elmer dills’s clam chowder

The late Elmer Dills was the Restaurant Critic and Good Life Editor for ABC TV in Los Angeles until his untimely death in 2008 . I had the pleasure of sharing a favorite oasis spot, Stoney Point Restaurant in Pasadena, with him and his wife Lynn, on frequent occasions before my moving from that area to Carlsbad in 2000.

As a critic, he often complained that New England clam chowder was not prepared correctly in most of the many restaurants he reviewed in his 30 year career. He despised the practice of adding flour or cornstarch as a thickener.

He once gave me a copy of his 1998-revised version of his “Authentic New England Clam Chowder” recipe, simplified for home preparation. It appears below.

  • 1 lb white rose potatoes, unpeeled, chopped into ½” cubes
  • 3 oz salt pork with rind removed, chopped finely (or 4 oz bacon)
  • 3 tbsp fresh thyme leaves (or 1 tbsp dried)
  • 3 tbsp butter (no substitute! he insisted)
  • 1¾ cups half milk and half cream (for thicker chowder use heavy cream)
  • 1 medium onion, diced
  • 2 (8-oz) cans whole baby clams with liquid
  • 3 bay leaves
  • <salt> and pepper to taste

Sauté the salt pork or bacon with onions until onions are translucent but not brown, about 3 minutes over high heat. Reduce heat to medium. Add clam broth, potatoes, thyme, and bay leaves and cook until potatoes are tender, about 15-20 minutes. Add butter and milk and cream, heat to the point just before it comes to a boil, add <salt> and pepper to taste, and serve.

Salmon Cream Soup ♯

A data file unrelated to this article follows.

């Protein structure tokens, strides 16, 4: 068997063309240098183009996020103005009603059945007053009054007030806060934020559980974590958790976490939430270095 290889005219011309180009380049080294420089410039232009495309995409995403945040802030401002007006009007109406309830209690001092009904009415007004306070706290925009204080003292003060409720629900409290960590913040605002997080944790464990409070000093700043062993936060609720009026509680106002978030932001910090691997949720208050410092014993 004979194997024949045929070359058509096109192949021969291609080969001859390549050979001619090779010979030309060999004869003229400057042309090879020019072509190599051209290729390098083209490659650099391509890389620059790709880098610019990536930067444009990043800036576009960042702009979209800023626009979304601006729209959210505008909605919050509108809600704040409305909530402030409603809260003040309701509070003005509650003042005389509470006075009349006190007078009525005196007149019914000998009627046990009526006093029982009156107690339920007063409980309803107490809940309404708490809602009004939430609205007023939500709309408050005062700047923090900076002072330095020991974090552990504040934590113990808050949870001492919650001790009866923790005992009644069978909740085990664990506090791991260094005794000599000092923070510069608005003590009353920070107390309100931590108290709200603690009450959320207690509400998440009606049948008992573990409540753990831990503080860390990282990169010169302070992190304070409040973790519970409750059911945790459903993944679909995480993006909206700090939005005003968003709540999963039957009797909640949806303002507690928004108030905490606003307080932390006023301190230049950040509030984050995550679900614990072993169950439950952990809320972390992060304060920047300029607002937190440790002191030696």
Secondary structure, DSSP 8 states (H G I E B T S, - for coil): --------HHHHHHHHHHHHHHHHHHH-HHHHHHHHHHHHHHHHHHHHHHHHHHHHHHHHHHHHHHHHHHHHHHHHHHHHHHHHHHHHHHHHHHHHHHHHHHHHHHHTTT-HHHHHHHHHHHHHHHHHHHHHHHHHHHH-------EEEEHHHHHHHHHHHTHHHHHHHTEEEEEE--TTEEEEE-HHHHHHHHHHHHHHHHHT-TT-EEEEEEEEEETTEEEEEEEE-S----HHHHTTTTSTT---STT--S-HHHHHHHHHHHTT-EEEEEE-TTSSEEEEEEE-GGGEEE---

We live within walking distance of a little village within Carlsbad, CA, known as Bressi Ranch, where we often dine in Tommy V’s Urban Kitchen. One cold (for Southern California) December evening we decided to have their soup du jour to give our meal a warm start. It was so good that we wanted to ask them for their recipe.

However, we decided that we could probably duplicate it on our own. Still sipping, we wrote down what we thought it contained. We were certainly not disappointed by our later recreation, captured in the recipe below.

This dish is meant to be a pre-entreé course. It is probably a little too light to serve as a main course, unless perhaps accompanied by a sandwich. For an entreé soup, see†.

  • ¼ cup onion, chopped
  • ¼ cup celery, chopped
  • ¼ cup carrot, chopped
  • 1 tbsp <butter>
  • 1 ½ cup fish stock
  • ½ tsp <salt> (depending on fish stock)
  • 1 tsp dried tarragon
  • 1 bay leaf
  • 1 ½ cup nonfat half-and-half
  • 2 oz salmon (or other fish), cooked and flaked
  • 2 tbsp scallions
  • 2 tsp sherry (optional)

Cook the first three ingredients in the <butter> until the onion begins to brown to make a mirepoix. Add the fish stock, <salt> (if needed), tarragon, and bay leaf, bring to a simmer, and let simmer for 15 minutes. Add the half-and-half, bring again to a simmer, and let simmer another 15 minutes.

Remove the bay leaf and liquify the soup using a hand blender for about 1 or 2 minutes, until smooth. Add the fish and mix well. Ladle into serving bowls, add the sherry, if you wish, and top each with a tablespoon of scallions. Serve immediately.

Makes 2 servings.